Fall Cocktails: Pushing Past Brown, Bitter, and Stirred

As the first rains of the season created a staccato on my windows and the pavement outside, I knew that fall had officially arrived. Though I tried to keep my head buried in the proverbial sand, my taste buds were not so easily fooled. As the weather held off, my own denial seemed to intensify. But the glass never lies. As I bellied up to the bar, more often than not I heard myself utter those three words that seem to coincide with the change in season: brown, bitter and stirred. While I watched varied bartenders collect bottles of amari and bitters, I tried in vain to hold on to the last vestiges of summer. At long last the truth won out--summer had indeed fled and the dark days of pre-winter were here to stay.

For years whiskey defined brown, and thus fall. My entire drink repertoire revolved around Manhattans and anything even mildly related--Brooklyns, Boulevardiers, Rob Roys, even the venerable Seelbach. More recently, though, sweet vermouth and dark, earthy quinquinas usurped this role. Their rich, bold flavors shifted my intense focus from whiskey and allowed me to explore other spirits. Rum Manhattans, tequila negronis, and the Martinez followed. But cravings are not so easily understood. Last year, the flavor of the moment was apple brandy. Over the past month, I have explored even stranger flavor combinations. And while not all of them can be characterized as "brown," or even "bitter," they have all of course been "stirred." I am still me after all.

Tequila and Quinquina

This drink was not created specifically for me. I was sitting in front of the well on an average Wednesday or Thursday, watching Erik craft drinks at the Zig Zag. Though my drink was well-crafted and delicious, this other concoction, which had been made for an entirely different person, stole my attentions. With each new ingredient introduced into the mixing glass, my curiosity was piqued. Before long, I had pulled out a scrap of paper and jotted down my observations as best I could remember them.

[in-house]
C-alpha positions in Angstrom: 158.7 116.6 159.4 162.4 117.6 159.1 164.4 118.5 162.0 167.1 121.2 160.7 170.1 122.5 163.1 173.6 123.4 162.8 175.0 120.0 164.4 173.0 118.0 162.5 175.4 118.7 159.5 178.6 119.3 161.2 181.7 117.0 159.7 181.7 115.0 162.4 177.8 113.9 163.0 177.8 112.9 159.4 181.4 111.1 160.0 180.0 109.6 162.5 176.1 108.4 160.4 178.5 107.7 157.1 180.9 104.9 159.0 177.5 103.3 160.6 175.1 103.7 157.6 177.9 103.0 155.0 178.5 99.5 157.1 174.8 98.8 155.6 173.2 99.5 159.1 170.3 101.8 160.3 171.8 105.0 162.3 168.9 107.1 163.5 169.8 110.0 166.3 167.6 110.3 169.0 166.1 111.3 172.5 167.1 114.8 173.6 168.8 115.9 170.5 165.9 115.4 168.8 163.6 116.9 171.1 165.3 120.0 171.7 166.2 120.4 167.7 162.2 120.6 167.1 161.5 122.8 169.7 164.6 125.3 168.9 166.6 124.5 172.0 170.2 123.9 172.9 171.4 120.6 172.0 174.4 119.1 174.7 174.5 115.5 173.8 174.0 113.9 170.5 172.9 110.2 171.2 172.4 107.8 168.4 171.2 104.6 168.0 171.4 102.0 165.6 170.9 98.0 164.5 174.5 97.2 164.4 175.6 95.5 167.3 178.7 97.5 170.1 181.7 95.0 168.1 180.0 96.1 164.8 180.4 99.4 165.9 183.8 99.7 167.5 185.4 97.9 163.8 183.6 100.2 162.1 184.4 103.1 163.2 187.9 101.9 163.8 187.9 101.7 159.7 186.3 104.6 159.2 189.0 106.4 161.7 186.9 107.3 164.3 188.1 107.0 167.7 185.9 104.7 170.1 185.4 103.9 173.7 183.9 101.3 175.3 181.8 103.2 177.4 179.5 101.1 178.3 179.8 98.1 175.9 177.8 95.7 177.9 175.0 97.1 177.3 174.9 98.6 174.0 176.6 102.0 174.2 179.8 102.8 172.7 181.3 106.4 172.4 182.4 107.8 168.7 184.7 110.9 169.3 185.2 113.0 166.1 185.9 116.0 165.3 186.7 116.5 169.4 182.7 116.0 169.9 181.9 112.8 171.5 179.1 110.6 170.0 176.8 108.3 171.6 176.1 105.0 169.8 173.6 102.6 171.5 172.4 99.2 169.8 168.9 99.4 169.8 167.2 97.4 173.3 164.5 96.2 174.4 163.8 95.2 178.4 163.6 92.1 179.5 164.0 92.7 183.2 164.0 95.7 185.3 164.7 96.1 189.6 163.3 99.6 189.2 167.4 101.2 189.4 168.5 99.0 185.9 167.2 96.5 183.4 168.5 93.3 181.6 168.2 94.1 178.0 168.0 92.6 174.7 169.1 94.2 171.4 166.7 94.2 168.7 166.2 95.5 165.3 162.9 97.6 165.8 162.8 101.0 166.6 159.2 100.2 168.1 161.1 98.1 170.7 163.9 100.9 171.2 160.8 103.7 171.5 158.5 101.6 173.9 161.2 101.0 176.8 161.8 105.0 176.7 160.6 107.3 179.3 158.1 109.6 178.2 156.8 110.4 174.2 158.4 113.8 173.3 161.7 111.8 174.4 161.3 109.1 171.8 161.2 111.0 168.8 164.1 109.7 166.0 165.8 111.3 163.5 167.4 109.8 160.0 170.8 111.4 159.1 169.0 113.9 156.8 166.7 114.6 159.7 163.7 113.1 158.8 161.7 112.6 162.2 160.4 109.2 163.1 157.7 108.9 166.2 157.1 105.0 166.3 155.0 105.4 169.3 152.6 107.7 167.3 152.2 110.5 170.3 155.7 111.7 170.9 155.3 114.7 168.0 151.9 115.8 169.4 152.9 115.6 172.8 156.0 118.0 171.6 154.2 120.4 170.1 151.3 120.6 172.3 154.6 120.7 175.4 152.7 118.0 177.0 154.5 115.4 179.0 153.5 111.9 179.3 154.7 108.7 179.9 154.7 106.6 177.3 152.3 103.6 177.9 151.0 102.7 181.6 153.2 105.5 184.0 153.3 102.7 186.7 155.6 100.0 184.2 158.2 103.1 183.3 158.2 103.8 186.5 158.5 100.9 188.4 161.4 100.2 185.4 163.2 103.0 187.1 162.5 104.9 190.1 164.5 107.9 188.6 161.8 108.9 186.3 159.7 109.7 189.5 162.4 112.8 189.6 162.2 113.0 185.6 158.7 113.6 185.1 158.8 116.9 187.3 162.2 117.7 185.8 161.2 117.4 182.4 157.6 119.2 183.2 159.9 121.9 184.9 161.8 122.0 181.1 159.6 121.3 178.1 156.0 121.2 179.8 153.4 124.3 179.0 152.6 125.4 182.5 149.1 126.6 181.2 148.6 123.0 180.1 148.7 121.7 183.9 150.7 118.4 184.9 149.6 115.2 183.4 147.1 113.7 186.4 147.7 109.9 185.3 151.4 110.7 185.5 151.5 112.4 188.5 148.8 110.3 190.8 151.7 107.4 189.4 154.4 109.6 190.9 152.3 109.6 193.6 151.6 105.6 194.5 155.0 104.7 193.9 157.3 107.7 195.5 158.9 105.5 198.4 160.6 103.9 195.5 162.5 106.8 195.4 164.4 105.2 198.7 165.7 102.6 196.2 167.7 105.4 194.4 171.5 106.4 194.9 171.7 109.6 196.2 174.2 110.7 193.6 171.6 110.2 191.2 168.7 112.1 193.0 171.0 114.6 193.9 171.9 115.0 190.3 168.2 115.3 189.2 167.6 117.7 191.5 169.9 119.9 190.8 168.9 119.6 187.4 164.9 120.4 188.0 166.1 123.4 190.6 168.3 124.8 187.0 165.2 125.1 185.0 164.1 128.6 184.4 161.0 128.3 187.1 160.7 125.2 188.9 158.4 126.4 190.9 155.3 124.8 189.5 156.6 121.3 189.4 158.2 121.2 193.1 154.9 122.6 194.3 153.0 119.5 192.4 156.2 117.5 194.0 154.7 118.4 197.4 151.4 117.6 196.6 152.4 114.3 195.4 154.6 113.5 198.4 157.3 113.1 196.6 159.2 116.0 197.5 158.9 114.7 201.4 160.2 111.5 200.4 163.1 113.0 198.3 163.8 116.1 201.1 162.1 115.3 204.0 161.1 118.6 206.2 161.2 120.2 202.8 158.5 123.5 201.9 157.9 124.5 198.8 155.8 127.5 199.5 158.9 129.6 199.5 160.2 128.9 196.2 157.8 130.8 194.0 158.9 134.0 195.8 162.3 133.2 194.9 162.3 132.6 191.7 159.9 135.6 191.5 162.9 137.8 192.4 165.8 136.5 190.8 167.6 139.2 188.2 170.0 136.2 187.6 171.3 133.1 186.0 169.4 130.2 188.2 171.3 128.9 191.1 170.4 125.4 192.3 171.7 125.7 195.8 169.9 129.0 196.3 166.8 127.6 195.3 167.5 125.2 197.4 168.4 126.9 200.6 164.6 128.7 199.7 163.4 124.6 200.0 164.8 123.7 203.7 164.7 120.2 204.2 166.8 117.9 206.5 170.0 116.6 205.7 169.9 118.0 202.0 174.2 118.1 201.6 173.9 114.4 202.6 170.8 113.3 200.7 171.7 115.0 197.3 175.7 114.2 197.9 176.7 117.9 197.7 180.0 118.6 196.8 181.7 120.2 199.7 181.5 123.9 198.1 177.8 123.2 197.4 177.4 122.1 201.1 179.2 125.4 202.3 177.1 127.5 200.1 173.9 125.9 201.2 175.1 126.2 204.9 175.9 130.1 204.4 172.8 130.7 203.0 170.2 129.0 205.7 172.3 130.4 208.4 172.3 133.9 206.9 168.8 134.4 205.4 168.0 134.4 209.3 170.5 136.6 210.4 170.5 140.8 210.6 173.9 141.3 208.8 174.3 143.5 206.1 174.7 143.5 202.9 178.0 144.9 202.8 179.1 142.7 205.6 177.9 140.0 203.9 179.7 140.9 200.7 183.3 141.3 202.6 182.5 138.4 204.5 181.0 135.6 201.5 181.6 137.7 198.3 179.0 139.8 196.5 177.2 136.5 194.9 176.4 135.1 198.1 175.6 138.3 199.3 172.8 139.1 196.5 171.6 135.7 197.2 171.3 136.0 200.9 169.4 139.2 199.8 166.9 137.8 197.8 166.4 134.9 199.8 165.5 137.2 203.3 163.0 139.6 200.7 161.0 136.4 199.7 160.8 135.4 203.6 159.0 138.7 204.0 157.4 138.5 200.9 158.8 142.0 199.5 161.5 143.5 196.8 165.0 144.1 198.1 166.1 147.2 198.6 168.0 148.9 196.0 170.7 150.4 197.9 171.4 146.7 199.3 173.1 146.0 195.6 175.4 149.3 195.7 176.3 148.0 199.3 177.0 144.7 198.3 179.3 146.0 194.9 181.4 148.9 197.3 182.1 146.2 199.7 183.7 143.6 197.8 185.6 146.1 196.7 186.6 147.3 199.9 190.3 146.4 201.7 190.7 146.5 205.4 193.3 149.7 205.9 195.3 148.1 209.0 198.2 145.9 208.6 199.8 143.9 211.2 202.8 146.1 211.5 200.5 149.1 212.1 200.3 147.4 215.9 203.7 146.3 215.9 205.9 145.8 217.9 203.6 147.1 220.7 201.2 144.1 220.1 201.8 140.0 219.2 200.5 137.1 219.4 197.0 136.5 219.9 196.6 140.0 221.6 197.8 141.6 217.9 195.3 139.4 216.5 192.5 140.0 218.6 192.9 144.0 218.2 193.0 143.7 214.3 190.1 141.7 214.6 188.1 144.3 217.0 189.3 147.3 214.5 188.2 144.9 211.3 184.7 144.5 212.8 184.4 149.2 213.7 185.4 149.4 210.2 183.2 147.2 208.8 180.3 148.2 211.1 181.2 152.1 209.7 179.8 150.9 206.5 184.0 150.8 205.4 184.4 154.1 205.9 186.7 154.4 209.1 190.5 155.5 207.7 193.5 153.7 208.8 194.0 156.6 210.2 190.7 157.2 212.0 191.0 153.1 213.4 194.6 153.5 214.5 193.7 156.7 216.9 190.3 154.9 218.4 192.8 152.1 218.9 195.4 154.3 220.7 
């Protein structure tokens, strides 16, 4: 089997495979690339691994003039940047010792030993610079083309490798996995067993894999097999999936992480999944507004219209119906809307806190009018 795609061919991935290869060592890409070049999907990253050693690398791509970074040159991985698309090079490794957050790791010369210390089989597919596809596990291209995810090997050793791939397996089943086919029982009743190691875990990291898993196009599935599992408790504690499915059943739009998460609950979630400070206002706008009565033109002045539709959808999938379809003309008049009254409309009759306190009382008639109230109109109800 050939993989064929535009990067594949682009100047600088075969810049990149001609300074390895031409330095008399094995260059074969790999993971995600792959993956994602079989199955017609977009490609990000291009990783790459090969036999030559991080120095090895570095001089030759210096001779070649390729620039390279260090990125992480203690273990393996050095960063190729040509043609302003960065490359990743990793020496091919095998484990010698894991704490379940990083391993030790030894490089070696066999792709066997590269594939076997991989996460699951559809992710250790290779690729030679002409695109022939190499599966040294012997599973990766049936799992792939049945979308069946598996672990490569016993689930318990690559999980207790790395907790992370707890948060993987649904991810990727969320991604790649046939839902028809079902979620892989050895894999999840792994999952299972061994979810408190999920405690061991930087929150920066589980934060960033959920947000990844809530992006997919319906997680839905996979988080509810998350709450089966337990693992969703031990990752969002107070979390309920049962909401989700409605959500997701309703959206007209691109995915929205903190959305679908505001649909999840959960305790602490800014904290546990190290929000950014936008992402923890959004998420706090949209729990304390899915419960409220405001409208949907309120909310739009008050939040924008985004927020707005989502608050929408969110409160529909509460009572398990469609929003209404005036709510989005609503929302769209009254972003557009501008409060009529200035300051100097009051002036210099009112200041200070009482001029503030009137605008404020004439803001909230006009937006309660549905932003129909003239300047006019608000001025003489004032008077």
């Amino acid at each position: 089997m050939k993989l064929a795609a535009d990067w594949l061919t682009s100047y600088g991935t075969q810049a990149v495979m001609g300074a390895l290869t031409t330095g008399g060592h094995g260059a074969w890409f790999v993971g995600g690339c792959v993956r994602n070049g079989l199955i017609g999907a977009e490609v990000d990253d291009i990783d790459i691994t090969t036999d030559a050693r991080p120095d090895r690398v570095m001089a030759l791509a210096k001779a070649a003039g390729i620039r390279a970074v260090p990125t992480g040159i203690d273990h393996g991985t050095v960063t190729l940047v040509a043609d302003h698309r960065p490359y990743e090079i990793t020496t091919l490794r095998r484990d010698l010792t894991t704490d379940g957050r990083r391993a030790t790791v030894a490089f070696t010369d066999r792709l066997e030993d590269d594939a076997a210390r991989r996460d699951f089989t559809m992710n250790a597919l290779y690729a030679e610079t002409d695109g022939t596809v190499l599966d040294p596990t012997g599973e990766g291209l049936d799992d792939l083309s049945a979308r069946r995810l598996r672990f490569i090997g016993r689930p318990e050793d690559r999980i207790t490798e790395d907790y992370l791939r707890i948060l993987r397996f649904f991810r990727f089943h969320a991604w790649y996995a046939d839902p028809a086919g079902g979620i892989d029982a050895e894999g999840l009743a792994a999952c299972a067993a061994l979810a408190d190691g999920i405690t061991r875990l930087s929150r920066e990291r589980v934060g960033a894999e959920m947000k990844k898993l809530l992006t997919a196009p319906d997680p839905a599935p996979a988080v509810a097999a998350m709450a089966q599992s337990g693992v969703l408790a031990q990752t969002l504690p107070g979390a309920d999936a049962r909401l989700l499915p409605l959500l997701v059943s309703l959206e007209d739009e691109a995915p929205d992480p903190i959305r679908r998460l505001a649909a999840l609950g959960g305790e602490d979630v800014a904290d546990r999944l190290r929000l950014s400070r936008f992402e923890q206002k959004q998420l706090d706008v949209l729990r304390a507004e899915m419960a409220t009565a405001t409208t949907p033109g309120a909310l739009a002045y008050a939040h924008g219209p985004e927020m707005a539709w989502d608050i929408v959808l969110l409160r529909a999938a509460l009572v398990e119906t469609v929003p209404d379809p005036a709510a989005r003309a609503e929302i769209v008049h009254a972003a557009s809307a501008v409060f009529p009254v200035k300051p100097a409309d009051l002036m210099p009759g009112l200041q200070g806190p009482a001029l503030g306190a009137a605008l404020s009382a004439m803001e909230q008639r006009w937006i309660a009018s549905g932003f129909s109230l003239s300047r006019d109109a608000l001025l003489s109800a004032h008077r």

Unnamed Cocktail (inspired by Erik Hakkinen, Zig Zag)

1 3/4 ounces reposado tequila
3/4 ounce Bonal
1/3 ounce Benedictine
1 dash Peychaud's bitters
1/2 dropper Bittermens tiki bitters

Stir ingredients with ice and strain into a chilled cocktail glass. Garnish with a lemon twist.

Note on Ingredients:  I used Milagro reposado tequila.

When (re-)creating this cocktail, there was one obvious obstacle--I had never even tasted it. I didn't even know the magic words that had inspired its creation. I started with the golden ratio: 1 1/2 ounces spirit, 3/4 ounces vermouth (or quinquina), 1/4 ounce liqueur, 1 dash bitters. After a bit of fine-tuning, the assorted ingredients finally came together. Though I am sure this cocktail only barely resembles Erik's original, the intersection of flavors is well worth exploring. I discovered this drink while battling a bit of palate ennui. But this cocktail, with its unexpected depth and challenging flavors--the unusual combination of tequila and Benedictine alongside the earthy Bonal certainly helped revive my interest.

Mescal and Chartreuse